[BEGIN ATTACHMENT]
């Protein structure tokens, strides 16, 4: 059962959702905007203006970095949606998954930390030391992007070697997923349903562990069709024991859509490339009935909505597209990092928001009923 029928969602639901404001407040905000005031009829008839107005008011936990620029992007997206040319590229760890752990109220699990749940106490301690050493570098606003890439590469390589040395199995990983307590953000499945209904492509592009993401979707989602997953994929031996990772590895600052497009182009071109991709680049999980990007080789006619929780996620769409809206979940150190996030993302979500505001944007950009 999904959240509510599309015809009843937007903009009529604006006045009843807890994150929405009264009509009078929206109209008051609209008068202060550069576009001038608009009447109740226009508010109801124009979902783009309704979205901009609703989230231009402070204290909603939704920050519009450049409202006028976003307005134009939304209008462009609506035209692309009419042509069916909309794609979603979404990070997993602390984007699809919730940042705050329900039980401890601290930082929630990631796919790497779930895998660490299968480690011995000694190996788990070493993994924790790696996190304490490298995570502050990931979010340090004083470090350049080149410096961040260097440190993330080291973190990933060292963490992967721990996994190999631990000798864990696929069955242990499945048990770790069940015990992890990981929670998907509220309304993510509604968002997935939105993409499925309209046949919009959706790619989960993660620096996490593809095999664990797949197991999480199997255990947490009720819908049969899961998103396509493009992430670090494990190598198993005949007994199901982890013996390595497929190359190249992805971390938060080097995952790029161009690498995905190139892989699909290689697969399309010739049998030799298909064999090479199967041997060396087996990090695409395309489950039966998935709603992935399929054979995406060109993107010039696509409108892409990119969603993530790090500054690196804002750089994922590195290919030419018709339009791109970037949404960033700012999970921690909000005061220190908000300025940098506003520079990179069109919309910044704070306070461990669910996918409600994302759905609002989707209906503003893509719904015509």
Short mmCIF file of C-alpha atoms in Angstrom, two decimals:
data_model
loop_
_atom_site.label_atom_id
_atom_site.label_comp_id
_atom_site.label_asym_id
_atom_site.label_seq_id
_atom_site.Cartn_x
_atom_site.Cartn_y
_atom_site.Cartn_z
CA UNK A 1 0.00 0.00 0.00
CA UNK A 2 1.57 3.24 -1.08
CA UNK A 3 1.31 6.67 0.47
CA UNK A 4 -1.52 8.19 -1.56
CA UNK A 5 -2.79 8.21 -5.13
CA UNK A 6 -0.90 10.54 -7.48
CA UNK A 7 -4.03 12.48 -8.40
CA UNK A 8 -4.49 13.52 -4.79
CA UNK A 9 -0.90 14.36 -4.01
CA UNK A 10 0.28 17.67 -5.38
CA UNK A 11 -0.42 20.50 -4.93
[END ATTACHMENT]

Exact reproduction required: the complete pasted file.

């Protein structure tokens, strides 16, 4: 059962959702905007203006970095949606998954930390030391992007070697997923349903562990069709024991859509490339009935909505597209990092928001009923 029928969602639901404001407040905000005031009829008839107005008011936990620029992007997206040319590229760890752990109220699990749940106490301690050493570098606003890439590469390589040395199995990983307590953000499945209904492509592009993401979707989602997953994929031996990772590895600052497009182009071109991709680049999980990007080789006619929780996620769409809206979940150190996030993302979500505001944007950009 999904959240509510599309015809009843937007903009009529604006006045009843807890994150929405009264009509009078929206109209008051609209008068202060550069576009001038608009009447109740226009508010109801124009979902783009309704979205901009609703989230231009402070204290909603939704920050519009450049409202006028976003307005134009939304209008462009609506035209692309009419042509069916909309794609979603979404990070997993602390984007699809919730940042705050329900039980401890601290930082929630990631796919790497779930895998660490299968480690011995000694190996788990070493993994924790790696996190304490490298995570502050990931979010340090004083470090350049080149410096961040260097440190993330080291973190990933060292963490992967721990996994190999631990000798864990696929069955242990499945048990770790069940015990992890990981929670998907509220309304993510509604968002997935939105993409499925309209046949919009959706790619989960993660620096996490593809095999664990797949197991999480199997255990947490009720819908049969899961998103396509493009992430670090494990190598198993005949007994199901982890013996390595497929190359190249992805971390938060080097995952790029161009690498995905190139892989699909290689697969399309010739049998030799298909064999090479199967041997060396087996990090695409395309489950039966998935709603992935399929054979995406060109993107010039696509409108892409990119969603993530790090500054690196804002750089994922590195290919030419018709339009791109970037949404960033700012999970921690909000005061220190908000300025940098506003520079990179069109919309910044704070306070461990669910996918409600994302759905609002989707209906503003893509719904015509």
Short mmCIF file of C-alpha atoms in Angstrom, two decimals:
data_model
loop_
_atom_site.label_atom_id
_atom_site.label_comp_id
_atom_site.label_asym_id
_atom_site.label_seq_id
_atom_site.Cartn_x
_atom_site.Cartn_y
_atom_site.Cartn_z
CA UNK A 1 0.00 0.00 0.00
CA UNK A 2 1.57 3.24 -1.08
CA UNK A 3 1.31 6.67 0.47
CA UNK A 4 -1.52 8.19 -1.56
CA UNK A 5 -2.79 8.21 -5.13
CA UNK A 6 -0.90 10.54 -7.48
CA UNK A 7 -4.03 12.48 -8.40
CA UNK A 8 -4.49 13.52 -4.79
CA UNK A 9 -0.90 14.36 -4.01
CA UNK A 10 0.28 17.67 -5.38
CA UNK A 11 -0.42 20.50 -4.93